Links to childhood asthma
The current kerfuffle began with an evidence review that found that nearly 13% of current childhood asthma in the United States can be attributed to gas stove use.
About 35% of American households use indoor gas stoves for cooking, according to the study recently published in the International Journal of Environmental Research and Public Health.
In response to that study, Trumka said the CPSC would conduct a public review of the health hazards posed by gas stoves.
However, the findings related to asthma came as no big surprise to indoor air quality researchers, Lebel and Han said.
The emissions from a lighted burner on a gas range are the first and most obvious source of concern.
“You turn a gas stove on and you can watch it increase and in many cases exceed the EPA’s limit for outdoor air quality for nitrogen dioxide,” Lebel said. “We know that gas stoves emit nitrogen dioxide. We know that nitrogen dioxide is a respiratory irritant.”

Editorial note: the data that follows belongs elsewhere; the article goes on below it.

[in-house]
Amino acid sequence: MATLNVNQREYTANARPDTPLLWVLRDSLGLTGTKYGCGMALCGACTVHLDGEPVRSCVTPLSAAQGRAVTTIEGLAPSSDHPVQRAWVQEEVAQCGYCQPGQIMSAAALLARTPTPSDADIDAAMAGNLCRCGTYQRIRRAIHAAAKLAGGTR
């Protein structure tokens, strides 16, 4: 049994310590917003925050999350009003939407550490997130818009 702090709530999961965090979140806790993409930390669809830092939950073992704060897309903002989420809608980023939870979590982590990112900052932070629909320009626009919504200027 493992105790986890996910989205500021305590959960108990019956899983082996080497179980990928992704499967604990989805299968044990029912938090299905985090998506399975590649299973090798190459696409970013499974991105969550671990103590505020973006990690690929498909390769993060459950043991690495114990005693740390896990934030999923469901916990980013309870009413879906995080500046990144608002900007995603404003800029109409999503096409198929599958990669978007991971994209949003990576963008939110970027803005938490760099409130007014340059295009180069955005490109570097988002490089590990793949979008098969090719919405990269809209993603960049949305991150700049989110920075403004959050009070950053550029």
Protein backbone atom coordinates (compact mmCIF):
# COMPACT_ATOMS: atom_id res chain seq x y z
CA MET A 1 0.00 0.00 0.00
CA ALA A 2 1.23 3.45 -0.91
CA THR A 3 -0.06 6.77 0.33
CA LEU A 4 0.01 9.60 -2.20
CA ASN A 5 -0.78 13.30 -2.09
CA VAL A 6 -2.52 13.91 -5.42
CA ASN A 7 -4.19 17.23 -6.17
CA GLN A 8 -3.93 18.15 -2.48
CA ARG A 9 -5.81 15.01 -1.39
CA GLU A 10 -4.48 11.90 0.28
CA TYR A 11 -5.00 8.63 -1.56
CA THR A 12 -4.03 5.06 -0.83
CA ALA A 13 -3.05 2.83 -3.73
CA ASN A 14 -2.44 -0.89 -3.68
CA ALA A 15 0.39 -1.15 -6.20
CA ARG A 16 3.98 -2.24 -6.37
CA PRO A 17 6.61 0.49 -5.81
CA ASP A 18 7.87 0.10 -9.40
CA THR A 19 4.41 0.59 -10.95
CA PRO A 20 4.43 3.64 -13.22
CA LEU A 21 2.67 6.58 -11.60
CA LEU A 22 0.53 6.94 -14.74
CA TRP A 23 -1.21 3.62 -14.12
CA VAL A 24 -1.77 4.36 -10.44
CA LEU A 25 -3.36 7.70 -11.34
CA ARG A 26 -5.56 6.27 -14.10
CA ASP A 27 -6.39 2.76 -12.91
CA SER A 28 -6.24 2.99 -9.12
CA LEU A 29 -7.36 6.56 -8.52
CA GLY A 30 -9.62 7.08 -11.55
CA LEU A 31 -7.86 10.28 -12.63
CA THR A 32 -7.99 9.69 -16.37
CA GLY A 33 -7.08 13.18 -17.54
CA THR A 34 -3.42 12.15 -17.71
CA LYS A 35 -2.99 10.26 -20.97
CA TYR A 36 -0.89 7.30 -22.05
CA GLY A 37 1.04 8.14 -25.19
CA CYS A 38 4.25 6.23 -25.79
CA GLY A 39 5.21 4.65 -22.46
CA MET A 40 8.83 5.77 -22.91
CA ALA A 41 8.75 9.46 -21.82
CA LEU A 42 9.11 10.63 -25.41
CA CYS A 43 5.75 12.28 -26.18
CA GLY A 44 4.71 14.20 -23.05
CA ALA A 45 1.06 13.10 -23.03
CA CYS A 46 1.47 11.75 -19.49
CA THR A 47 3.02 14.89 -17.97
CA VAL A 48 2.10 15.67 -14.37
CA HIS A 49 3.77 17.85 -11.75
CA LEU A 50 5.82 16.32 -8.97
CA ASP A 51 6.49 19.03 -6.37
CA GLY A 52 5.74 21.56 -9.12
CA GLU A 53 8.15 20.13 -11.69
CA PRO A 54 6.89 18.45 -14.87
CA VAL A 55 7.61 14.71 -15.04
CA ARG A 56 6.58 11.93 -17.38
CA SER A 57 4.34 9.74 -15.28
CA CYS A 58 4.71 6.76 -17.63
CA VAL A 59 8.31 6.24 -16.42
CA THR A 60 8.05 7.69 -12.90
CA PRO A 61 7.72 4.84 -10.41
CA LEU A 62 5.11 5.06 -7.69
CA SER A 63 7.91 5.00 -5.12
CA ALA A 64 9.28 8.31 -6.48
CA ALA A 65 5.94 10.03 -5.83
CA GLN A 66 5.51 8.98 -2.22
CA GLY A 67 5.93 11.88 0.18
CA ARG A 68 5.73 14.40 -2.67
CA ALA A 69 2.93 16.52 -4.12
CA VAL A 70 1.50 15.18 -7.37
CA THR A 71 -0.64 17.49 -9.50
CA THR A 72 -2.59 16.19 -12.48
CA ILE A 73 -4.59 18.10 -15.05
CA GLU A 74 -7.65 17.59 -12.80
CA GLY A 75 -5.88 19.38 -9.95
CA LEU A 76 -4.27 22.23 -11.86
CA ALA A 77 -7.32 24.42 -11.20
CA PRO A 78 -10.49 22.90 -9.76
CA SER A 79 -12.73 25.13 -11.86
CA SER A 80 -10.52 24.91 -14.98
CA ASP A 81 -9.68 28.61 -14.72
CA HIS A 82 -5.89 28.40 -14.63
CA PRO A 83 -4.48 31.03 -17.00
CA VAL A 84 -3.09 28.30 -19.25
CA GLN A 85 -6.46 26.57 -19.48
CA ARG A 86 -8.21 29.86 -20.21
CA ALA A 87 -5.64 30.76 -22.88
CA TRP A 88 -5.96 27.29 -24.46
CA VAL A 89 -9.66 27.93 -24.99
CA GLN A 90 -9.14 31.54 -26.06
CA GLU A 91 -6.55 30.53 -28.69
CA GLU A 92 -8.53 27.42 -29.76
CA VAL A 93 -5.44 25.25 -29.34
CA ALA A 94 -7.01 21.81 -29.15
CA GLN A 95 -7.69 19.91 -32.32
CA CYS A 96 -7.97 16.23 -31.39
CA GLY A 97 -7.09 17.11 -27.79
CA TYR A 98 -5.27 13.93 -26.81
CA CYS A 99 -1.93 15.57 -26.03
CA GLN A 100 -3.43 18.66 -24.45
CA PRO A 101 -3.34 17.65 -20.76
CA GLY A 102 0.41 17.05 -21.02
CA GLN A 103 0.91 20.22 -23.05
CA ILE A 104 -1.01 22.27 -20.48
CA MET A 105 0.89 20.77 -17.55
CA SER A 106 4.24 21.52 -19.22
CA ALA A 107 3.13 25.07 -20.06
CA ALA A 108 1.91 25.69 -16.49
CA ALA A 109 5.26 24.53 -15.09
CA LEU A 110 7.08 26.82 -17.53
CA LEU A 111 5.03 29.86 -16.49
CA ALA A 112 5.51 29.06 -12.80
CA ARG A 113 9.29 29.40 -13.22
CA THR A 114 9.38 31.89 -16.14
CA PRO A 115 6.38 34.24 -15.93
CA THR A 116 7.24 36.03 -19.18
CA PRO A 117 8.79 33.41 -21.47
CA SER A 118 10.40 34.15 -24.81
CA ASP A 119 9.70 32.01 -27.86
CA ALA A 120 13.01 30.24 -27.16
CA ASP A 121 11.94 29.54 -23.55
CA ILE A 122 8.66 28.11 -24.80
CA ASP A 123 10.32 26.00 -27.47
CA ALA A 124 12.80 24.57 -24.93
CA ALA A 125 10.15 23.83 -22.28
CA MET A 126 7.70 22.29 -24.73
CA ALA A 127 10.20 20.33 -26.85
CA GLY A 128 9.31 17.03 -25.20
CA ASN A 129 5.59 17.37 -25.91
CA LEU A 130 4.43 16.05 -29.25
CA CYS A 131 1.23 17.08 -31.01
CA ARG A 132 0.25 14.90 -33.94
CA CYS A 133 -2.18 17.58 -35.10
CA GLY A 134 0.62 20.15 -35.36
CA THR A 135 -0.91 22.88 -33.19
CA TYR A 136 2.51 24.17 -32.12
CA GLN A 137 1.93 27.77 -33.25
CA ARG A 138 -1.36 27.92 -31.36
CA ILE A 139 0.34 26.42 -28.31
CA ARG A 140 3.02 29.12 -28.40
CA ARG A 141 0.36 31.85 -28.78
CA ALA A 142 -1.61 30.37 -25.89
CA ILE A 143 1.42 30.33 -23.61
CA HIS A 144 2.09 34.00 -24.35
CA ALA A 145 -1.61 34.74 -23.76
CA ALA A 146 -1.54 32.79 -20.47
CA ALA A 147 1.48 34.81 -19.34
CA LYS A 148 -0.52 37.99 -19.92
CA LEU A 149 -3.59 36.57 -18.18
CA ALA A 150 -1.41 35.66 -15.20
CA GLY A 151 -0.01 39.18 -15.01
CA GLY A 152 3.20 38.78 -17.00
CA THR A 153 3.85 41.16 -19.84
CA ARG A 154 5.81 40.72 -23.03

Han said gas stoves have been associated with worse asthma symptoms in children, including things like shortness of breath, chest tightness and wheezing.
“I think there’s also been studies suggesting that there’s increased risk of even developing asthma,” she added.
Climate change researcher Francesca Hopkins, an assistant professor of climate change and sustainability at the University of California, Riverside, said she just persuaded her mom to swap her gas stove for an electric model.
Gas stoves represent more of a health hazard than gas-fueled furnaces or hot water heaters because “they’re located in the hearth of the home, where we’re much more likely to breathe their emissions, compared to hot water heaters that are usually installed in the garage or outside the house,” Hopkins said in a news release.
“We made (carbon dioxide) measurements in her house with a low-cost sensor, and it was shocking how high CO2 levels were inside, hundreds of parts per million above background,” Hopkins said of her mother’s home. “It was definitely related to times she used her oven.”
The Association of Home Appliance Manufacturers, which represents gas range manufacturers, counters that all cooking produces emissions.